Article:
We looked at this essay in passing in the mathematics portion of my teaching degree. I agree with some of it. Parts of it match my understanding of the Australian mathematics curricula and teaching practice, parts of it don't; these parts may match American curricula and praxis, but I can't speak to that. I'm pretty sure some parts of it are objectively wrong.
Firstly, his essay is transparently written from a pure mathematician's point of view. Now, that's where my sympathies lie, but I'm not sure you'd get the same rant out of an applied mathematician. Furthermore, I disagree with some of his assumptions - particularly the assertion that teaching is some kind of mystical unteachable skill. I suspect that his teaching method is exclusive; when he says
It’s perfectly simple. Students are not aliens. They respond to beauty and pattern, and are naturally curious like anyone else. Just talk to them! And more importantly, listen to them!I feel that there's an implicit "naturally curious like anyone else (sufficiently like me)" in there. It sounds laudable, but may be exclusionary.
For an essay that's about how mathematics should be taught as an art it seems peculiarly dissonant to deny teaching the same status.
Also in the broad strokes, there's the little problem of the philosophical purpose of education¹. I think I'm broadly in agreement with Lockheart on the purpose of education, but ours is by no means the uniquely correct view. All writing about education is embedded in such a philosophical context, and the context that applies to a given system is mostly a political matter.
Finally, he makes an observation - children go into school all curious and excited, but the adults who come out of school are significantly less curious. This is a common observation, and it's also common to draw the causal link: school eliminates the curiosity of children.
I don't believe this; it seems to be a textbook post hoc ergo propter hoc argumentative fallacy. I'm not aware of any evidence that adults in the pre-compulsory education era were any more curious on average. Sure, there are plenty of historical artefacts showing there were people in ancient Babylon, Greece, the Islamic Caliphate and Renaissance Europe who were interested in mathematical play, but that's not answering the same question. We've got plenty of academic mathematicians - more than we have jobs for, in fact - who are equally interested in mathematical play.
Furthermore, most mammalian species are much less curious as adults than infants. No one is surprised that adult cats tend to be less curious than kittens; I don't see why it's surprising that adult humans are less curious than immature humans.
It's entirely possible that there exists a teaching and schooling method that preserves infant curiosity into adulthood, but I don't think we know what that one is, and not being able to do that is not the same as squashing curiosity.
In the actual mathematical meat, he's quite right that there's a lot more algorithm and definition in the Australian curricula than there is real mathematics. However, that doesn't mean that classroom experiences don't contain many mathematical experiences. The Australian syllabus documents are high-level descriptions of what students are tested on (and hence, are expected to learn) - for example, the NSW syllabus says things like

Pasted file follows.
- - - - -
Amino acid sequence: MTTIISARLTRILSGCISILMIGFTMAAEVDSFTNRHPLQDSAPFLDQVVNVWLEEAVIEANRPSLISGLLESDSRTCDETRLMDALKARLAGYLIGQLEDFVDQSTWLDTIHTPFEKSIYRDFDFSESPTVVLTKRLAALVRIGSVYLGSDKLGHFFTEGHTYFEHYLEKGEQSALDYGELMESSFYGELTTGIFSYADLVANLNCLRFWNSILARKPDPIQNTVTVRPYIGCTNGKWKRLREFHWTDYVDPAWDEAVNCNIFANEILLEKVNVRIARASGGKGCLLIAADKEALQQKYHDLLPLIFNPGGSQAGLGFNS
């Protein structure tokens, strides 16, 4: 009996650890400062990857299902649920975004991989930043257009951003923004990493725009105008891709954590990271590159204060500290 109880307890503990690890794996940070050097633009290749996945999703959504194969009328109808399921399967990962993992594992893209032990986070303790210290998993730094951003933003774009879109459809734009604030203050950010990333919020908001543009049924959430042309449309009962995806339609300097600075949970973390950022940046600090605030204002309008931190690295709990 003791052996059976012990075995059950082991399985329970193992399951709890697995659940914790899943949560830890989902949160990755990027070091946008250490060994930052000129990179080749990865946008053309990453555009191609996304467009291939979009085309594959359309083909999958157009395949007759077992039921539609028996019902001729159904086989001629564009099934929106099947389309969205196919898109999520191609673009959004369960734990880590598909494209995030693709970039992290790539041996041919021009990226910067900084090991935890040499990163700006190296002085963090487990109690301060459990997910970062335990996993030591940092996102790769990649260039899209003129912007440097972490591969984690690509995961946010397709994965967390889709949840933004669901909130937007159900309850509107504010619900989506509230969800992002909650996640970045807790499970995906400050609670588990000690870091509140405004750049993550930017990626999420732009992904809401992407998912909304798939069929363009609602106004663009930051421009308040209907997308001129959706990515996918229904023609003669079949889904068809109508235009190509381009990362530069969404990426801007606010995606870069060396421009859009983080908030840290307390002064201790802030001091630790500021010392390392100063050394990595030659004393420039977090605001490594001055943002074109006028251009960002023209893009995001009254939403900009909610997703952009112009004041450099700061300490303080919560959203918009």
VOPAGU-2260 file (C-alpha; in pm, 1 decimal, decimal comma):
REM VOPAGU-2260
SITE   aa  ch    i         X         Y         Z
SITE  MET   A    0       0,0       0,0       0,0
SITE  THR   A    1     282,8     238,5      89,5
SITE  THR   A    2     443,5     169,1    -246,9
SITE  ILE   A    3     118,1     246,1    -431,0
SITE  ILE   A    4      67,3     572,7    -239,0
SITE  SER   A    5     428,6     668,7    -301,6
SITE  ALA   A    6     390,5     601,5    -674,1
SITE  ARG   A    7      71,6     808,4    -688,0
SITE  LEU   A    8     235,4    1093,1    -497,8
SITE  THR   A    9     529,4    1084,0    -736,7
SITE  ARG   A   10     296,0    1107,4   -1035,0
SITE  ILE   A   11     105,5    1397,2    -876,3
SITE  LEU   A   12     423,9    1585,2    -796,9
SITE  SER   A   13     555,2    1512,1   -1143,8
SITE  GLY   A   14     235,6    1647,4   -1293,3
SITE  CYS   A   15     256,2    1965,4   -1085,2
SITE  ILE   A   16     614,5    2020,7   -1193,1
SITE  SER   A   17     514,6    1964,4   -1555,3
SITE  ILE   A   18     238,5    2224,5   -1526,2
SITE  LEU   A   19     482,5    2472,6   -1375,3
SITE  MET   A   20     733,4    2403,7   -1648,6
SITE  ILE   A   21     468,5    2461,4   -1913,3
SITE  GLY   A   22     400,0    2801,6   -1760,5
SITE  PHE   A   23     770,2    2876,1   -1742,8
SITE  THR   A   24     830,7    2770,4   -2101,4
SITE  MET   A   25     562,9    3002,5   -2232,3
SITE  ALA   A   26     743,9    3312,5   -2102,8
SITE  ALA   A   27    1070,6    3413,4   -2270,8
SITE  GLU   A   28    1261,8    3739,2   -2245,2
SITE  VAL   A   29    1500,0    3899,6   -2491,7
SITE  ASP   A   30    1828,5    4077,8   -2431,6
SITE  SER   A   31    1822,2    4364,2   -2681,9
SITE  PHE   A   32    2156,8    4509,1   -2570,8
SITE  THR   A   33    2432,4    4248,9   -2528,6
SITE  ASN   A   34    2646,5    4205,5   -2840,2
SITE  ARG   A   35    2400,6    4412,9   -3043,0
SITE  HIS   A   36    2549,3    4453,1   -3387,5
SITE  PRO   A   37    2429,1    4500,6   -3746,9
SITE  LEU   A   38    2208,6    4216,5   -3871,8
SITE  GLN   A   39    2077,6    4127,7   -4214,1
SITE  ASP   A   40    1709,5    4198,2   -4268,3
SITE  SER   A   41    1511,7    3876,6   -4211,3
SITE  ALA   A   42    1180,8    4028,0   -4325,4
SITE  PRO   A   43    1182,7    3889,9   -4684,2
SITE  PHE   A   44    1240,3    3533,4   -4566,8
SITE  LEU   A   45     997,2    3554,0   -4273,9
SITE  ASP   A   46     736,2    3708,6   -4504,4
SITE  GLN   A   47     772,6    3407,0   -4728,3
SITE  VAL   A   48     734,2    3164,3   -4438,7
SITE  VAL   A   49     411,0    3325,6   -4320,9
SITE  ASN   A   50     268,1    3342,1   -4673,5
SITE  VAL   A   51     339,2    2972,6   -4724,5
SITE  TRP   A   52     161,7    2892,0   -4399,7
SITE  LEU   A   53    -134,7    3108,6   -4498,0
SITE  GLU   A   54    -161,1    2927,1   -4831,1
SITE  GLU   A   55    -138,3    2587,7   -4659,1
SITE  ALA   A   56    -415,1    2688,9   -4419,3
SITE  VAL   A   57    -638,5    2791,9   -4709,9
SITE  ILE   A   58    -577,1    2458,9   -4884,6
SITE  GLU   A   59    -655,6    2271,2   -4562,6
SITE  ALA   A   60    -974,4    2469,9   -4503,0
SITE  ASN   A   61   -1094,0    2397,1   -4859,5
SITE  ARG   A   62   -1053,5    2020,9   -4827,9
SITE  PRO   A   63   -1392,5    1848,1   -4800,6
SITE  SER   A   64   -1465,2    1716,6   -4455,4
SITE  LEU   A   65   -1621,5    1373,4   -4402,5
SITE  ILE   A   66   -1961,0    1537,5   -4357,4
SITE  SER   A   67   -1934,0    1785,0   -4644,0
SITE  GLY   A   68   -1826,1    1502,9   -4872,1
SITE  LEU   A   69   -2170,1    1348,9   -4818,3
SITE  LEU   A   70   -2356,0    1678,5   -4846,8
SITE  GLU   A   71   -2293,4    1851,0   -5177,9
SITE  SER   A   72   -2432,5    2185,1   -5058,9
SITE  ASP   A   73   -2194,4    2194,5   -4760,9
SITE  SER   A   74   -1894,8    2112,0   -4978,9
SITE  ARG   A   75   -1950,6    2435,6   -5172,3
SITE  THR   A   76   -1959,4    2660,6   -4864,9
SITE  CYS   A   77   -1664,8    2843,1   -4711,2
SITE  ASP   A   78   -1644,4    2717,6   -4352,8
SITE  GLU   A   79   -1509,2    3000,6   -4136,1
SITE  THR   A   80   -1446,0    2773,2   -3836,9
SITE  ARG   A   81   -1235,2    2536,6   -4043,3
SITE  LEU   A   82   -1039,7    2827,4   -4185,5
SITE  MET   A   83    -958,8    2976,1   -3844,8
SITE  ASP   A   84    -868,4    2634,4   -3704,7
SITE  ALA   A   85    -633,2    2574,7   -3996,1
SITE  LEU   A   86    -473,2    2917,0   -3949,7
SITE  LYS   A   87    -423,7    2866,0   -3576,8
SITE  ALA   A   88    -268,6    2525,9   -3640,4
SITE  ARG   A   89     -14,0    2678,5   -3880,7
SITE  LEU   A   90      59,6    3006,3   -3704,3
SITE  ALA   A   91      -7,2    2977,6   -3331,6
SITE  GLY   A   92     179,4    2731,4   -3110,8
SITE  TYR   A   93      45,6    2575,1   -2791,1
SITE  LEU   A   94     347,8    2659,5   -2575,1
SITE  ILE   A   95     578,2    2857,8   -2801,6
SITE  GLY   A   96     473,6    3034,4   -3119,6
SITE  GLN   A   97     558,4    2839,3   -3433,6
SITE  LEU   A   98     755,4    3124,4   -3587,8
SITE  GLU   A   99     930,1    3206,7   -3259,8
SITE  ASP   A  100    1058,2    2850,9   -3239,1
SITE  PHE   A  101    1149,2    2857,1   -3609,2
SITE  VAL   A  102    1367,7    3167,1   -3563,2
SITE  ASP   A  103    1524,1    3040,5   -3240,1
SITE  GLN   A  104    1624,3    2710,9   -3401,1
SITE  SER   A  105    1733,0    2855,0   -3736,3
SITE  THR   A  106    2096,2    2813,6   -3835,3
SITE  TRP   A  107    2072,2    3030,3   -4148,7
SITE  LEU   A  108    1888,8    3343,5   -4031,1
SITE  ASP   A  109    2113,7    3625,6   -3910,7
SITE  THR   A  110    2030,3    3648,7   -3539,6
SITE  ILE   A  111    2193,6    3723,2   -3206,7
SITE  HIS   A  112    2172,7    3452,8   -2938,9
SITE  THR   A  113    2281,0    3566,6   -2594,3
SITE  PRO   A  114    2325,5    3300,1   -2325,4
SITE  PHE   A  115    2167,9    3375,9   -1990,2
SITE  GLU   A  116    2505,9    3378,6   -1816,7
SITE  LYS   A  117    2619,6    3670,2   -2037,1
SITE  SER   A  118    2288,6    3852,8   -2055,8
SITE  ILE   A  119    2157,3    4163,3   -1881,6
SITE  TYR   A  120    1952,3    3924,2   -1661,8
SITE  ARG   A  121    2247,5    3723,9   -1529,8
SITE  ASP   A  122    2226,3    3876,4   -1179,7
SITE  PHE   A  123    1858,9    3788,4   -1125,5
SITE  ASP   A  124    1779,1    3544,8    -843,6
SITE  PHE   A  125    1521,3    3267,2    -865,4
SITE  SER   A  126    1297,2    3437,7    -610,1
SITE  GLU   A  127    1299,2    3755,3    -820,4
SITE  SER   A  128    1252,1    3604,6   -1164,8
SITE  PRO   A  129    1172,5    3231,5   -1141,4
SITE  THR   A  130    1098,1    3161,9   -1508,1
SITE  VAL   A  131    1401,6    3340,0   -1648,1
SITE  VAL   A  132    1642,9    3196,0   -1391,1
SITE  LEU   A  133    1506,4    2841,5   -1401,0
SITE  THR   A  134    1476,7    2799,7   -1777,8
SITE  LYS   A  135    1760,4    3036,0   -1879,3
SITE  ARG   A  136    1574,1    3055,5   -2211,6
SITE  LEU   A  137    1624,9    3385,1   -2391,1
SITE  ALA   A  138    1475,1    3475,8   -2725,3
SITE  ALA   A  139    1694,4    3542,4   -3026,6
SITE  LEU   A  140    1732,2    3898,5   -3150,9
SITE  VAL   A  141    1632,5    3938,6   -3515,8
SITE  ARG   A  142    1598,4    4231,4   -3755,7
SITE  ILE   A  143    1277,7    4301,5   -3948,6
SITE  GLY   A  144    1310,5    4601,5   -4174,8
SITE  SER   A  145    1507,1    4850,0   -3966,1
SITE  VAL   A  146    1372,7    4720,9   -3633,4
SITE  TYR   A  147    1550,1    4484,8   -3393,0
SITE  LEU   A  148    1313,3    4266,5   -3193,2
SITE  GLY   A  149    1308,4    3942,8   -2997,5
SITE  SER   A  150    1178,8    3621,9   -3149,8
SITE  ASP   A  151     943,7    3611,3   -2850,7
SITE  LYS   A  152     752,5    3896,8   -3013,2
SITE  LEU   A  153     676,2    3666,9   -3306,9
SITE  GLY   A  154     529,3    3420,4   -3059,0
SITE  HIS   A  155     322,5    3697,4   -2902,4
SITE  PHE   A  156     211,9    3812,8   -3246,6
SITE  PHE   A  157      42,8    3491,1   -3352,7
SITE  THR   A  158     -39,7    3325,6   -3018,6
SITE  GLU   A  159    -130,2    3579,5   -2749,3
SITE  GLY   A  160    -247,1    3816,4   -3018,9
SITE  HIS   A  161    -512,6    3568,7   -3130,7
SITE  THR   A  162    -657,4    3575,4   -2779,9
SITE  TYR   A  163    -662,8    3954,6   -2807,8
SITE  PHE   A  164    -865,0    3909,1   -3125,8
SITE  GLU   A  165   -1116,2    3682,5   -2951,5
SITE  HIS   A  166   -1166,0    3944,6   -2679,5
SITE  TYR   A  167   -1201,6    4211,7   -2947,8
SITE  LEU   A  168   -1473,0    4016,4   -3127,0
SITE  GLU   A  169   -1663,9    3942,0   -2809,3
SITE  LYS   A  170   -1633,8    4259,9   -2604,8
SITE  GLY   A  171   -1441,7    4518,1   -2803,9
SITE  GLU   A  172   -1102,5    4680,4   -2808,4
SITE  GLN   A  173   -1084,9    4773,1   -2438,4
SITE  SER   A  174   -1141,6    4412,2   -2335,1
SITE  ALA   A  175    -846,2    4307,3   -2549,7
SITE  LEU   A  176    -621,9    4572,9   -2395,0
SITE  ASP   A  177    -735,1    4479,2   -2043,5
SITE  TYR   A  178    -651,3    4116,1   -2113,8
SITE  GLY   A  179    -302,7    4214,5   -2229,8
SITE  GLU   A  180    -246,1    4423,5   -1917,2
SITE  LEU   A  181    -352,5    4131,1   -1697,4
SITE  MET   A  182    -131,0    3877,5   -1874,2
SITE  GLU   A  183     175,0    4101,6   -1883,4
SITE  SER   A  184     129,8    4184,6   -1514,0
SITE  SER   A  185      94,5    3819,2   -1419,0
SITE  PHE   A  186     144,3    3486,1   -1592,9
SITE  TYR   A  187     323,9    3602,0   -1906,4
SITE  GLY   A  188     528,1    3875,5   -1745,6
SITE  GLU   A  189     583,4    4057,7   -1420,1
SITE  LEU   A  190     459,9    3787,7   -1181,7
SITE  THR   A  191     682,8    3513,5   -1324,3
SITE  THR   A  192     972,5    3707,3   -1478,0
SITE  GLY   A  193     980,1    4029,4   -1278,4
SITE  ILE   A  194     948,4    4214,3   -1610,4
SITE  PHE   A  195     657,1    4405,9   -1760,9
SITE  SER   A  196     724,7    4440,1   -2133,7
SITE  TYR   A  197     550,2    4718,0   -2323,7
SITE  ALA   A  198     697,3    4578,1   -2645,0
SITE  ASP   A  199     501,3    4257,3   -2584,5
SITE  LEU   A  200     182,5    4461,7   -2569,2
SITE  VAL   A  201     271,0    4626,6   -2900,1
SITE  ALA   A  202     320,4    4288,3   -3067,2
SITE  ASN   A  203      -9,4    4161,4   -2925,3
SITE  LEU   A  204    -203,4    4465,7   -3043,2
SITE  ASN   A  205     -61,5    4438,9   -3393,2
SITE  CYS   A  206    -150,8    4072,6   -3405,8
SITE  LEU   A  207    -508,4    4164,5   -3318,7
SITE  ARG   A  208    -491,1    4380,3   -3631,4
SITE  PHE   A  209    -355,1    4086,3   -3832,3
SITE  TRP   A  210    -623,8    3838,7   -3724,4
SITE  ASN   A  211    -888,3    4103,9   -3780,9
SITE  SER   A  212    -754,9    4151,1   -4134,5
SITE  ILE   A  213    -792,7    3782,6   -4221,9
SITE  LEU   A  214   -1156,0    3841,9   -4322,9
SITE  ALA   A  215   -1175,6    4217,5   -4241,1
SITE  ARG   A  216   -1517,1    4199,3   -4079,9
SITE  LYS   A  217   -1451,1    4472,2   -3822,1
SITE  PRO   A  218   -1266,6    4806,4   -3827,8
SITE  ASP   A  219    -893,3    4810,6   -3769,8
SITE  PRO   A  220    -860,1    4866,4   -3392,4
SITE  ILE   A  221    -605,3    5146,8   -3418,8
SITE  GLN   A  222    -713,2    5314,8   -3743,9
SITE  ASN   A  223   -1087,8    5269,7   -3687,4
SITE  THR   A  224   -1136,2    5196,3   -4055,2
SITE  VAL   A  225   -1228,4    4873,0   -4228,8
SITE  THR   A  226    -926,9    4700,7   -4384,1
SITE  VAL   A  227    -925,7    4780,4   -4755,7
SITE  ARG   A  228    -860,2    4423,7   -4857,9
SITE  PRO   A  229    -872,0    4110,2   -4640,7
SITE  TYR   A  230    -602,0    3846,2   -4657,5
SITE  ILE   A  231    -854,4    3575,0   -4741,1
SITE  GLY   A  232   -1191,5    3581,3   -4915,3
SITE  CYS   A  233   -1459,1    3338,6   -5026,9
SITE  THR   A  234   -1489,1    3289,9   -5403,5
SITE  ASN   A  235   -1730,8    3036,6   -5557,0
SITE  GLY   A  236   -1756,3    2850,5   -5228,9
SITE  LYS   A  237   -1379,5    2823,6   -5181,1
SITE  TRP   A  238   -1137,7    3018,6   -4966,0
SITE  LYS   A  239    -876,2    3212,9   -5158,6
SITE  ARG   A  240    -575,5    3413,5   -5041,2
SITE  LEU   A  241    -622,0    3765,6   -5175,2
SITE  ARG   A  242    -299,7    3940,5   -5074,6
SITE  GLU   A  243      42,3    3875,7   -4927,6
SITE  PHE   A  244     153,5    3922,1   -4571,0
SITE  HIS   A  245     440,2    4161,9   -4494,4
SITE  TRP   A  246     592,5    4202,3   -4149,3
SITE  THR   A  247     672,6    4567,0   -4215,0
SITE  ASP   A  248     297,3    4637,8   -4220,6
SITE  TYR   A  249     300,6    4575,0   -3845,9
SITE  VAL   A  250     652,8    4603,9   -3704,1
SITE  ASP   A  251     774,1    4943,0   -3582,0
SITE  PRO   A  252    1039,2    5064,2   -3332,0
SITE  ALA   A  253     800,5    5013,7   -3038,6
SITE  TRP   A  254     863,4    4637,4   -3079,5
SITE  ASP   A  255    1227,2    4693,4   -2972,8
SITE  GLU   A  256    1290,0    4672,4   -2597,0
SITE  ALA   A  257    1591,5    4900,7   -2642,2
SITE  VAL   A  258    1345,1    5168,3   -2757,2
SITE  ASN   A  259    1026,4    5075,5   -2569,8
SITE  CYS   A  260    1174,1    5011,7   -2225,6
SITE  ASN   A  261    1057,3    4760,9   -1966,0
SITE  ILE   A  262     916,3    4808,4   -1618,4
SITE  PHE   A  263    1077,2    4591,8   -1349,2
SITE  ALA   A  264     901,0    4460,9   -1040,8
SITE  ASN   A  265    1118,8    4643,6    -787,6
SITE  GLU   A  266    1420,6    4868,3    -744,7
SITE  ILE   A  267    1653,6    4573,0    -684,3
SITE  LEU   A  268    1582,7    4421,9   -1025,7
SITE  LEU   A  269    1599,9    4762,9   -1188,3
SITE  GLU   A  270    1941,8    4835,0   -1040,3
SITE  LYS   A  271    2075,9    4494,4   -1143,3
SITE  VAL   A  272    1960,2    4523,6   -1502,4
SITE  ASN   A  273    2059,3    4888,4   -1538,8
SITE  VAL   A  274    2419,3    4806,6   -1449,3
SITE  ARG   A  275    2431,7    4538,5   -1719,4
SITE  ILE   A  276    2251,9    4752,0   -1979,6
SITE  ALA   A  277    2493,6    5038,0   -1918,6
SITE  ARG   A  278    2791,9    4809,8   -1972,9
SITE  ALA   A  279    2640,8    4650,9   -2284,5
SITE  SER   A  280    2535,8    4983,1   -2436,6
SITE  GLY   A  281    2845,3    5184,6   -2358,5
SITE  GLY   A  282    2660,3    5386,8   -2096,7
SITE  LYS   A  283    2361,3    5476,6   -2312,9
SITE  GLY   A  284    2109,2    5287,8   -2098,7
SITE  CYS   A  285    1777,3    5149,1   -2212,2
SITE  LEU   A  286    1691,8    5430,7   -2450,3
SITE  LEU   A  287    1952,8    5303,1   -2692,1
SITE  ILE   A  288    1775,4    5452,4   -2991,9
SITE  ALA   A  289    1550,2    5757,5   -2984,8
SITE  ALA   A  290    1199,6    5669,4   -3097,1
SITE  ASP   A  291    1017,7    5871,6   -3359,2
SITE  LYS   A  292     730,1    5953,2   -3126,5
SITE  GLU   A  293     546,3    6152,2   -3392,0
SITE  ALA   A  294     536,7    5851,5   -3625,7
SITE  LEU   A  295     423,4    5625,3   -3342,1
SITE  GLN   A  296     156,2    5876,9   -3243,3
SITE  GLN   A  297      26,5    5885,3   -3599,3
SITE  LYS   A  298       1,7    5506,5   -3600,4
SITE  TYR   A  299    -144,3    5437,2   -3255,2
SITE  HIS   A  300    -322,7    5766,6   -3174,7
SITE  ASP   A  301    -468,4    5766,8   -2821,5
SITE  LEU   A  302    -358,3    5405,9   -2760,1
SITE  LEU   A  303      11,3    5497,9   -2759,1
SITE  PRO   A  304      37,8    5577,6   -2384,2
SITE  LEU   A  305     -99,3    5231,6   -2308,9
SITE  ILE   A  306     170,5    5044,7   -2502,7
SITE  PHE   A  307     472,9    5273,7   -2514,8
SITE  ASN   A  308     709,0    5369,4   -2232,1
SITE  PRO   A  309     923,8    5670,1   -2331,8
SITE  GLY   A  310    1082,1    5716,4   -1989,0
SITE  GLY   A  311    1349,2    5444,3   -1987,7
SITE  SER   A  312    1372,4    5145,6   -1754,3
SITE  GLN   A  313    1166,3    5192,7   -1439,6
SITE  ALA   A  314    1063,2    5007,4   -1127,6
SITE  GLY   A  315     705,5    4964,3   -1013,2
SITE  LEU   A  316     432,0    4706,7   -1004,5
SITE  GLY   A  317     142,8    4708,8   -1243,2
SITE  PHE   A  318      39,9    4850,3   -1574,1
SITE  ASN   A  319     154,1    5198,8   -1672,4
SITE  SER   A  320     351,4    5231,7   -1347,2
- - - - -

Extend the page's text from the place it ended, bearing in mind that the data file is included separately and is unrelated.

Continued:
Data Representation DS4.1 (p 114): Constructs, reads and interprets graphs, tables, charts and statistical informationThis does not seem particularly objectionable. Being able to read graphs and tables is an important life skill, and is a natural fit for a mathematics class.
Conspicuously absent is any mention of how this is to be taught; just what (by the end of year 7, in this case) it's expected that students will know or be able to do. There's plenty of scope for teachers to provide authentic² mathematical experiences. There aren't even that many top-level objectives that need to be reached - the whole set of objectives from year 7 to year 10 are there from page 16 to page 27. The crushing bureaucracy mandating rote learning of contextless data might be a peculiarly American phenomenon. Or maybe a product of hyperbole.
Most likely it's the result of his bizarre assertion that "true" teaching cannot be planned.
Lockheart's on firmer ground when describing the cultural understanding of mathematics. It is seen as a tool to other ends, as a collection of disparate arbitrary formulae, as primarily arithmetic. Few people know it for the creative art that it is. But then again, mathematics inarguably is a tool of immense power. As Lockheart puts it, mathematics is the music of reason; it is one of the few ways of knowing that you're thinking correctly³.
He's also more correct in practice than theory. As he says, teaching real mathematics is difficult. It's even more difficult when, as in the classrooms of the world-as-it-is, the teacher needs to take the whole class with them, under a certain amount of time pressure, and get to a pre-determined end state. While there's no particular impediment to exploration-driven mathematics it requires a level of mathematical confidence on the part of the teacher that's not common, particularly in primary school where teachers often only have high-school level mathematics.
So, it seems that my response to Lockheart's Lament is that I agree with it, except in all the details!
¹: This problem occurs over and over and over. It's the halting-problem of education.
²: I really hated the use of the word "authentic" as a buzzword in the teaching literature. Here's where I get to continue that fine tradition!
³: Of course, it doesn't, and cannot, ensure that your axioms are correct. That's what science is for!